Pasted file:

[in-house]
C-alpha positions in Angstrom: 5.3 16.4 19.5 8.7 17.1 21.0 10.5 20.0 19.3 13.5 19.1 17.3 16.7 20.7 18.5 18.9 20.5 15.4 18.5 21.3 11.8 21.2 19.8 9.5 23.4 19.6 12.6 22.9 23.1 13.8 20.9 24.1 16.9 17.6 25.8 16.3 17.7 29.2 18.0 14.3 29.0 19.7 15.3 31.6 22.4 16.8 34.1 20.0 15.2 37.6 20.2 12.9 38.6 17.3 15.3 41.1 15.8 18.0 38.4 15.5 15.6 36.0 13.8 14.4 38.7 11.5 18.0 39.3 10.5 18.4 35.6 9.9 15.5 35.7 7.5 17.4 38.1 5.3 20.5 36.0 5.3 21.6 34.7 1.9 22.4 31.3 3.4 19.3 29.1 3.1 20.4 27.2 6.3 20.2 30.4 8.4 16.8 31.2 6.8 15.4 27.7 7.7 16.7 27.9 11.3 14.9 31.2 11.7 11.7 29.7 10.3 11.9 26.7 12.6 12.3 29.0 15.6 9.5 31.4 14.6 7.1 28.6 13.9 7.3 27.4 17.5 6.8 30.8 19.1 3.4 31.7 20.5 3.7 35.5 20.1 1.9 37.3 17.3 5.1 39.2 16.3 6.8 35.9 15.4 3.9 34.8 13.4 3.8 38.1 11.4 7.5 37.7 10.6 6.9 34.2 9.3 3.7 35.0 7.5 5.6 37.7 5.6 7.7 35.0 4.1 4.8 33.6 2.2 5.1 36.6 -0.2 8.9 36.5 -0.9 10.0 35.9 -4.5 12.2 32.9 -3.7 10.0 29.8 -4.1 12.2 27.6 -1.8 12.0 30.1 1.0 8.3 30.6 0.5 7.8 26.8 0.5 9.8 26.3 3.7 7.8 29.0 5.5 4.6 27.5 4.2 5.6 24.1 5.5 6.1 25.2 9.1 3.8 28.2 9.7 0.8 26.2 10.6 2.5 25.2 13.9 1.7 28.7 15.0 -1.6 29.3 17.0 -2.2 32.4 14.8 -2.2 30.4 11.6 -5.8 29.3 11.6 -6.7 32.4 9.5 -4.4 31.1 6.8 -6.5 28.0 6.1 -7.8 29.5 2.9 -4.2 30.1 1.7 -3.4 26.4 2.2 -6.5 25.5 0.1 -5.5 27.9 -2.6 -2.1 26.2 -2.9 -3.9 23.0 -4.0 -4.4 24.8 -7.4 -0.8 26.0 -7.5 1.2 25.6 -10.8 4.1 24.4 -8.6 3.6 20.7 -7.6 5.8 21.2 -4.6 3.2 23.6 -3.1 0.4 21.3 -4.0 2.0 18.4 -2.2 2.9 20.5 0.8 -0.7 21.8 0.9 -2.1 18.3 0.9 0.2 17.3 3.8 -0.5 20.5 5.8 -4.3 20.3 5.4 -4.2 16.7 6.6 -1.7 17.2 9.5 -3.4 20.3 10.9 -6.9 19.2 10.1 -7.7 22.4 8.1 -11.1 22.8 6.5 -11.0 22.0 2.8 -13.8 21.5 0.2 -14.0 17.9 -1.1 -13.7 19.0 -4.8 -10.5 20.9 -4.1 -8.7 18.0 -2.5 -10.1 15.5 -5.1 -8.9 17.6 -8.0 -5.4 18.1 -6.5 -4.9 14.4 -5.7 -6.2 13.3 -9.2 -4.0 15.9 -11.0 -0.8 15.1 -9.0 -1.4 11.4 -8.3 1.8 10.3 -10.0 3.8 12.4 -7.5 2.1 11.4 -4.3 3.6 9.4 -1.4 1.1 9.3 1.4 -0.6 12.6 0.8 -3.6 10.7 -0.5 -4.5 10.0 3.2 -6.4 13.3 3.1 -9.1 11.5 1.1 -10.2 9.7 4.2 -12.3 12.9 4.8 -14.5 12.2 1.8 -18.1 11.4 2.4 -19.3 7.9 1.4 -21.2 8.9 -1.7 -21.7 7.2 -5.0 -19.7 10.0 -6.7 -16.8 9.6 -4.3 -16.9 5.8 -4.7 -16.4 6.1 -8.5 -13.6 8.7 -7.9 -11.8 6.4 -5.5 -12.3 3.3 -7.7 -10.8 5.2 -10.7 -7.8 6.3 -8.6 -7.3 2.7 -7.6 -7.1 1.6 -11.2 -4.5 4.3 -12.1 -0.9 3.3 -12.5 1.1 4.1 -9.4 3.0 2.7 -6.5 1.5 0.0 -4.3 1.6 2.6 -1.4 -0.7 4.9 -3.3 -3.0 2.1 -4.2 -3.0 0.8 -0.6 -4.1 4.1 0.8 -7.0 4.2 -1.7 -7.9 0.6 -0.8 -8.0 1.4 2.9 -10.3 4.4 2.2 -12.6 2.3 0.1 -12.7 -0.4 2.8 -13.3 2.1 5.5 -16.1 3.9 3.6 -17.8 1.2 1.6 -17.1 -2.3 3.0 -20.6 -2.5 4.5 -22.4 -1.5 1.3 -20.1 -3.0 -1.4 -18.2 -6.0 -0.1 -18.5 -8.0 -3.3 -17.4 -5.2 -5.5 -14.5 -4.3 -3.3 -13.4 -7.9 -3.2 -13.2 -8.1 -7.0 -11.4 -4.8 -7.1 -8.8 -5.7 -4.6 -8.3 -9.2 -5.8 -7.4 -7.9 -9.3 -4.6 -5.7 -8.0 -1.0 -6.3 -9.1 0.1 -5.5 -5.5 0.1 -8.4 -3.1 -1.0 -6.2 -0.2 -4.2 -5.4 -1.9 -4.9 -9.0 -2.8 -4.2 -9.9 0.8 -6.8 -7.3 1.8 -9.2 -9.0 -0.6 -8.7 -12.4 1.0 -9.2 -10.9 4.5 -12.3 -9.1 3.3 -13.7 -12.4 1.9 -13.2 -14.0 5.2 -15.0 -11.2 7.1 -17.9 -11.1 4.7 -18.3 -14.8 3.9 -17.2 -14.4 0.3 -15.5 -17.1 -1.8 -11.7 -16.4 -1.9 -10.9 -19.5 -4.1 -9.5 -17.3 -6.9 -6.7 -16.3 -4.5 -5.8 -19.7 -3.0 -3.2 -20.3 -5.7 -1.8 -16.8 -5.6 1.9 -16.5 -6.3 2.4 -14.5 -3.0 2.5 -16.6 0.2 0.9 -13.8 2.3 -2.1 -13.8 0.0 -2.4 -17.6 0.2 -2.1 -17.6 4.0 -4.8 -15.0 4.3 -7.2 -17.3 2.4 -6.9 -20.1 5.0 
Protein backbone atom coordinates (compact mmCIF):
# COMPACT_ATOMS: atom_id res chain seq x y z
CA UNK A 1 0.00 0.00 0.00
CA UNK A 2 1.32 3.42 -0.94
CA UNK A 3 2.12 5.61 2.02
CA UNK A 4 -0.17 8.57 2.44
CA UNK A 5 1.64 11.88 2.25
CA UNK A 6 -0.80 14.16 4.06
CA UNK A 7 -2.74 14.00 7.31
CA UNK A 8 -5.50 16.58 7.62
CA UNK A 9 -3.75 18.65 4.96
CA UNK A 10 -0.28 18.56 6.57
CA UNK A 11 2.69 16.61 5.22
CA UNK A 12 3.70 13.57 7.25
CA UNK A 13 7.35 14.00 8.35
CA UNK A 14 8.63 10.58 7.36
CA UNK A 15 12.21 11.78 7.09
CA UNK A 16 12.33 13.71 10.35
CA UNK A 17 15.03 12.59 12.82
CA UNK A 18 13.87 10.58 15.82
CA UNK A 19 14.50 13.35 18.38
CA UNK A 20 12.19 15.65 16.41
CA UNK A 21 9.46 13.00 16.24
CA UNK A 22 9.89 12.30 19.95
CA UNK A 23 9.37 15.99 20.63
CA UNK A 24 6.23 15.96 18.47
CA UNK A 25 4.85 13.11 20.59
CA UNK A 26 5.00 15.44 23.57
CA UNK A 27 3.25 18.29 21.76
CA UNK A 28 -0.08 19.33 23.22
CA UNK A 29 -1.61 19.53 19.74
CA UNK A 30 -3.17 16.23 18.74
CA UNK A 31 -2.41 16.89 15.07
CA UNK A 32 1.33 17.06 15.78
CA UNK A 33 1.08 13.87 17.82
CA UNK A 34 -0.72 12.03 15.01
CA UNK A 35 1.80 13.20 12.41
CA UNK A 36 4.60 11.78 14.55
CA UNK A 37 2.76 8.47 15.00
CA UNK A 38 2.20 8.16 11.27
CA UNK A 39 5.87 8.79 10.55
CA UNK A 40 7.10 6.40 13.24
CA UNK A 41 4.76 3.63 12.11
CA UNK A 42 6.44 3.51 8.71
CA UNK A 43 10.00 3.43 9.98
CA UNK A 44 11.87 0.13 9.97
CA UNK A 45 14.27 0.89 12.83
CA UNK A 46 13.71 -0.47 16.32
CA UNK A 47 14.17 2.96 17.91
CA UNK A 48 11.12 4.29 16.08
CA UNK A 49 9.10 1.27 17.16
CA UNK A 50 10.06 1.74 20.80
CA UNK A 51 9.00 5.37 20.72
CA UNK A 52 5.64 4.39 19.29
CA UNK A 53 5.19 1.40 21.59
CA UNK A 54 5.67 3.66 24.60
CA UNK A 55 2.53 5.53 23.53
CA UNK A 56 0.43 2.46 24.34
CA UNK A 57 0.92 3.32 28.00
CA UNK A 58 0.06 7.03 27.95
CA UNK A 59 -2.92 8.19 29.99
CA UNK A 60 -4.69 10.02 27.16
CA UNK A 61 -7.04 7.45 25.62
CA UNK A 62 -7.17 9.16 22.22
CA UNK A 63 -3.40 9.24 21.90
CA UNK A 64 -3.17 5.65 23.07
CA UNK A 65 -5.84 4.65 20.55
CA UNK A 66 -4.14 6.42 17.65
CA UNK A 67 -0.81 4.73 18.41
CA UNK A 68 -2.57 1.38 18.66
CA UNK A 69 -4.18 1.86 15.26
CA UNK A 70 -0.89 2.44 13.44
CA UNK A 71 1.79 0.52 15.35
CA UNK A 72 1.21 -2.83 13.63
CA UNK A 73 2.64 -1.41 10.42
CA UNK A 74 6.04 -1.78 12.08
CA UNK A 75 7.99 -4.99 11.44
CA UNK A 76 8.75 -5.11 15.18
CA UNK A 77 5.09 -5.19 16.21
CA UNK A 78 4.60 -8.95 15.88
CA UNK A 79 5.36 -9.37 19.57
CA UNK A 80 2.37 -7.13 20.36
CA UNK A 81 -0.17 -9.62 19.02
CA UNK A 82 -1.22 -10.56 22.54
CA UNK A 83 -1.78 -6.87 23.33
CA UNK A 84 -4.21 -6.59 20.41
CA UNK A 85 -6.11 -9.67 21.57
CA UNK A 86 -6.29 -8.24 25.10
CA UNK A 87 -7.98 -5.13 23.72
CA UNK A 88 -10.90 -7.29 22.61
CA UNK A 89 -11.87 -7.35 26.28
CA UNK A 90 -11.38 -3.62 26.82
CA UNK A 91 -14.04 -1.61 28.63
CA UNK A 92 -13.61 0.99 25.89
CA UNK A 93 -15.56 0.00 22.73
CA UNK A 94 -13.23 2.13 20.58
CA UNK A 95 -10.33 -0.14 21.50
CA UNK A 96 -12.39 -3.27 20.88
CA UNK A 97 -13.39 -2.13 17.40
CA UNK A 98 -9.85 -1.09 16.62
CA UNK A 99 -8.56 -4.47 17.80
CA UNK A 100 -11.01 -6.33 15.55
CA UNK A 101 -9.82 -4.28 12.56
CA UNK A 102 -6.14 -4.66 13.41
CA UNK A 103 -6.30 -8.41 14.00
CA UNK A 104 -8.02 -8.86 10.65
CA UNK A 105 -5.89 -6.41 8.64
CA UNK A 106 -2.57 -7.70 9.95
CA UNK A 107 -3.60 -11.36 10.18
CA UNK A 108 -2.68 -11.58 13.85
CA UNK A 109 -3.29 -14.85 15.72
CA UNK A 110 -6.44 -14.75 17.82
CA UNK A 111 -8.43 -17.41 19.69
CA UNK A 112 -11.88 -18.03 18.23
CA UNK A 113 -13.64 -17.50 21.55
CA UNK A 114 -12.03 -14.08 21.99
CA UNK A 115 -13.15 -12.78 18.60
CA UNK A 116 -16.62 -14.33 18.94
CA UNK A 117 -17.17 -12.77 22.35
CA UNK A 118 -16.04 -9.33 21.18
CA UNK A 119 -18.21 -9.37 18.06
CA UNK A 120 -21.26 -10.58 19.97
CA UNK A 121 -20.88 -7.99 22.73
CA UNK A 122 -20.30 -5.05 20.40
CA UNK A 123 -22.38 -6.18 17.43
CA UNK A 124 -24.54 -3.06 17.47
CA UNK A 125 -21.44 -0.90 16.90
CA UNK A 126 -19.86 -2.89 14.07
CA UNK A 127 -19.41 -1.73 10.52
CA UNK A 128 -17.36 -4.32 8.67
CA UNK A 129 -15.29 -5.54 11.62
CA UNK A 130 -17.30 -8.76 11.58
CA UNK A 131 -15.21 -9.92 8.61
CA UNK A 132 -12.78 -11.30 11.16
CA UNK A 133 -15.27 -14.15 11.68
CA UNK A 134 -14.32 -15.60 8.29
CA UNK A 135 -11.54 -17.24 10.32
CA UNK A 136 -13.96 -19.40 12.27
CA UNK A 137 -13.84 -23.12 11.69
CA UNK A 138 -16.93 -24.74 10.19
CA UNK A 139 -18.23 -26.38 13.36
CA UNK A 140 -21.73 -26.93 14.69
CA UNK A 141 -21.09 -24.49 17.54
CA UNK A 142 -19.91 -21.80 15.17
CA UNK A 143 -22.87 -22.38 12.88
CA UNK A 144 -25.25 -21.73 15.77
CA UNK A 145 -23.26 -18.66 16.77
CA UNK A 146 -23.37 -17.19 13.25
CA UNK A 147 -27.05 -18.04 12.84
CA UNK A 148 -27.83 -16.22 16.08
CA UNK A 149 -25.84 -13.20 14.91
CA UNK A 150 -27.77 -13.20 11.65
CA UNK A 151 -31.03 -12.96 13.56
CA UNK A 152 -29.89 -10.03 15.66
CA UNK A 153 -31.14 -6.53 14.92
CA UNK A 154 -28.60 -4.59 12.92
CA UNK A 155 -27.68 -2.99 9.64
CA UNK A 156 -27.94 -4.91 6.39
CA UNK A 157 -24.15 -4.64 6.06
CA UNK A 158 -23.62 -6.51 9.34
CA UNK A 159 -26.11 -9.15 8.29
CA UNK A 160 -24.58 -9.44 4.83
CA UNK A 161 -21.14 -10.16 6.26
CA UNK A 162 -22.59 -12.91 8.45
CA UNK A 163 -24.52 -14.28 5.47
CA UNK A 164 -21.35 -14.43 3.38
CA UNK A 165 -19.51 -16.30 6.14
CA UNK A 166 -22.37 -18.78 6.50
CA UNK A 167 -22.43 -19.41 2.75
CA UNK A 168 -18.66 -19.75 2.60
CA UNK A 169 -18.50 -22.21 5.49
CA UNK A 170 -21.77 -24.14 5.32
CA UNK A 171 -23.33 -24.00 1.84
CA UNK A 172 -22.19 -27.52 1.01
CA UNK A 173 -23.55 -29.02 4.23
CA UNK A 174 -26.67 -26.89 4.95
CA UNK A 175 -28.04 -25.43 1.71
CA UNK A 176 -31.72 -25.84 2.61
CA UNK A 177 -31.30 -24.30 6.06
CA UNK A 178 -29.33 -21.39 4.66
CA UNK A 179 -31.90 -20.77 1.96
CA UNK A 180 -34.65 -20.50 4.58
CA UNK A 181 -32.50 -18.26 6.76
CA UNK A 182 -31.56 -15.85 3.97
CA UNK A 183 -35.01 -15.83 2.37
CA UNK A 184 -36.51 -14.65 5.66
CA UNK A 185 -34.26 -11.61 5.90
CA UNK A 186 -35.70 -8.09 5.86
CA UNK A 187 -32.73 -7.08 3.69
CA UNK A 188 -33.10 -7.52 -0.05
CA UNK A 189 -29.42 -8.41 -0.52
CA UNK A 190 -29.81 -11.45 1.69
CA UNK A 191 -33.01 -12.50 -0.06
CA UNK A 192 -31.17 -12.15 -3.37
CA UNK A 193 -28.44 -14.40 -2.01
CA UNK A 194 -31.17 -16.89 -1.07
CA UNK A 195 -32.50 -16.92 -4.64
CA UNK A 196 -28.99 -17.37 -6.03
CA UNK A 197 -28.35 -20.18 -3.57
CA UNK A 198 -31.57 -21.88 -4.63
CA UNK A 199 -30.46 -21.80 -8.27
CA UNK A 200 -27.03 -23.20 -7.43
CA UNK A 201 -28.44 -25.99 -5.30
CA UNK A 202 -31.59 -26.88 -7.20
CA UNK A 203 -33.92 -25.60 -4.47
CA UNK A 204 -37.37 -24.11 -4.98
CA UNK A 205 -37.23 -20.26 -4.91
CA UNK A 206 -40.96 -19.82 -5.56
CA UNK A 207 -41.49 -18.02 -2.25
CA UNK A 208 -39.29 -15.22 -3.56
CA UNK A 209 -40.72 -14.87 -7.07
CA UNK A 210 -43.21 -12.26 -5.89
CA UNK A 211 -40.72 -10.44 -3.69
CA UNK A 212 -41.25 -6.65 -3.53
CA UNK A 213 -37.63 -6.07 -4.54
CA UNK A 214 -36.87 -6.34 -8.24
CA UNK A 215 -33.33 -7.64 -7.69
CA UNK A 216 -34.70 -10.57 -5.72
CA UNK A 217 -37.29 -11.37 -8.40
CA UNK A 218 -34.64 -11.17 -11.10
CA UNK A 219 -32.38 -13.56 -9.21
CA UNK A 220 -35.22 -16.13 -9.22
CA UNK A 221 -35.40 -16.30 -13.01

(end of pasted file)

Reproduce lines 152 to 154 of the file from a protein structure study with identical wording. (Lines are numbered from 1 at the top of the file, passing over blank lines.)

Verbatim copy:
CA UNK A 148 -27.83 -16.22 16.08
CA UNK A 149 -25.84 -13.20 14.91
CA UNK A 150 -27.77 -13.20 11.65